A young woman terrified of the empty supermarket shelves she witnessed during the pandemic has stocked up on five years’ worth of groceries.
Gubba, who lives just outside of Seattle, Washington, has stocked her pantry with hoards of homegrown fruits and vegetables, canned goods, rice and pasta.
The content creator, 23, decided to become self-sufficient after seeing people “fighting over food” during the coronavirus pandemic.
Gubba, who goes by only her first name, says she’s prepared for the worst should a disaster strike, with some of her reserves said to last up to 30 years.
A woman who feared empty grocery shelves during the pandemic has now stocked her pantry with hoards of homegrown fruits and vegetables, canned goods, rice and pasta
Content creator Gubba, who lives near Seattle, Washington, decided to become self-sufficient after seeing people “fighting for food” during the coronavirus pandemic.
Gubba’s three-layer storage system
Short-term: Fresh fruits and vegetables alongside canned essentials like peanut butter
Medium term: Surplus canned goods and packaged and freeze-dried goods
Long-term: Bagged pasta, beans and rice along with its own canned goods and 10-pound cans
Gubba first moved out of town in 2021 after buying a 1970s farmhouse on 38 acres of land on which she has since grown her homestead.
There she taught herself how to grow fresh fruit and vegetables and how to preserve them using techniques such as freeze drying and canning.
Speaking of her preparations, Gubba, who lives with her five sheepdogs, said: “The food I have now will last me five years.
“Before, I lived in the city and made a living off supermarket groceries.
“In the pandemic, I saw the empty shelves and I saw people fighting for groceries and wanting to be self-sufficient.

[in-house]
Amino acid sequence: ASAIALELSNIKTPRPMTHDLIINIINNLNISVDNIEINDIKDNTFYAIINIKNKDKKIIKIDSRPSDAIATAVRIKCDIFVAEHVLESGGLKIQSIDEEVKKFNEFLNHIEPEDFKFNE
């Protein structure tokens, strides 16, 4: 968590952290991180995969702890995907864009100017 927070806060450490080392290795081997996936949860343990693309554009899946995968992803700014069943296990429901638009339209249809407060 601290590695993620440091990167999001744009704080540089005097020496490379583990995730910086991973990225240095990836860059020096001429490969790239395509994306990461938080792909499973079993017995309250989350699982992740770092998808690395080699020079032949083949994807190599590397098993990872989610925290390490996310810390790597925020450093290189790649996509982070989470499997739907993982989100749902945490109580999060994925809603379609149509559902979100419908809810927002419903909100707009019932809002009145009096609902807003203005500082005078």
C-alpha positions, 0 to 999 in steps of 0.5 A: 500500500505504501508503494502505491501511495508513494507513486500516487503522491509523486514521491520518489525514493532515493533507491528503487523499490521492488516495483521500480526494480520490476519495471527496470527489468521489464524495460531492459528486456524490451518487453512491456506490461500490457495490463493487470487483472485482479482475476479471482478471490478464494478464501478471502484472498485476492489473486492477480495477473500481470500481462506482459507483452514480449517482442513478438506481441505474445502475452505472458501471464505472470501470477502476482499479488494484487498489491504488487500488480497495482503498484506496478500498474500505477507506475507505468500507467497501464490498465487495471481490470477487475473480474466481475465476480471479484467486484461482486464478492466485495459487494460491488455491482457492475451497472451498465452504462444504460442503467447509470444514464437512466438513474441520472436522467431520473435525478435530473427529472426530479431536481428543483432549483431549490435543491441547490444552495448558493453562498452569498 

“I started reading gardening books and started a tiny little garden. Now I’m mostly self-sufficient. I didn’t know how to grow or grow food, but now I can.”
The homesteader also has a flock of 13 chickens, fruit trees and grows vegetables such as garlic, tomatoes, lettuce and cucumbers.
“I have apple, pear, peach, tangerine and cherry trees,” Gubba said.
“And I grow raspberries, blackberries and blueberries.
“They’re great for jams, pie fillings, or even just freezing for later use in a smoothie.
“I grow a wide variety of vegetables. I make my tomatoes and peppers into salsas and if you can they can last 10 years or more.’
Gubba uses a three-tiered system for her food storage — her pantry holds all of the everyday groceries that she uses to prepare her regular meals, such as fresh produce and canned food.
The 23-year-old (pictured left with her bees and right with her chickens) taught herself how to grow fresh fruit and vegetables after moving to the homestead
Gubba, who only goes by her first name, says some of her merchandise (pictured) will last up to 30 years in the event of a disaster
Gubba, who bought the farmhouse last year, uses a three-tier system for her food storage
Her middle shift holds her packaged and freeze-dried goods, and her long-term storage houses pasta and her own canned goods.
“I store noodles in mylar bags with oxygen absorbers. They can last up to 20 years,” Gubba said.
“Freeze dried items can last up to 30 years and be just as fresh as frozen.
“Freeze drying removes all of the moisture from the food so all you have to do is rehydrate it.”
Gubba now spends her days doing chores around the farm before creating and streaming social media content.
She runs her own YouTube channel with more than 8,000 followers, where she shares tips with viewers on how to become more independent and best prepare for disasters — be it a hurricane, flood or other pandemic.
“Anyone can have a supply of groceries,” she said.
“You can store food under your bed. I have enough food for myself and my neighbors. I’m ready for any situation.”
In her blog, titled Gubba Homestead, the doomsday prepper emphasized the importance of being prepared: “I believe everyone should have a supply of groceries because it’s a way of shielding yourself from life’s unknown circumstances and the… to protect against unforeseen world events. ..
“No matter how many global emergencies [people] endure, they still insist that the grocery store mentality is their protection. No entity, program or grocery store is your protection – YOU are your only protection!
“Stop relying on outside sources to take care of you, that’s a mindset of failure. Want to fight the crowd next time disaster rolls around?’
She added: “You can prepare yourself in a way that you can thrive in disaster scenarios, not just survive.
“Can you feed your family and support yourself in a scenario where the grocery stores are indefinitely empty? If you can’t, start preparing now.’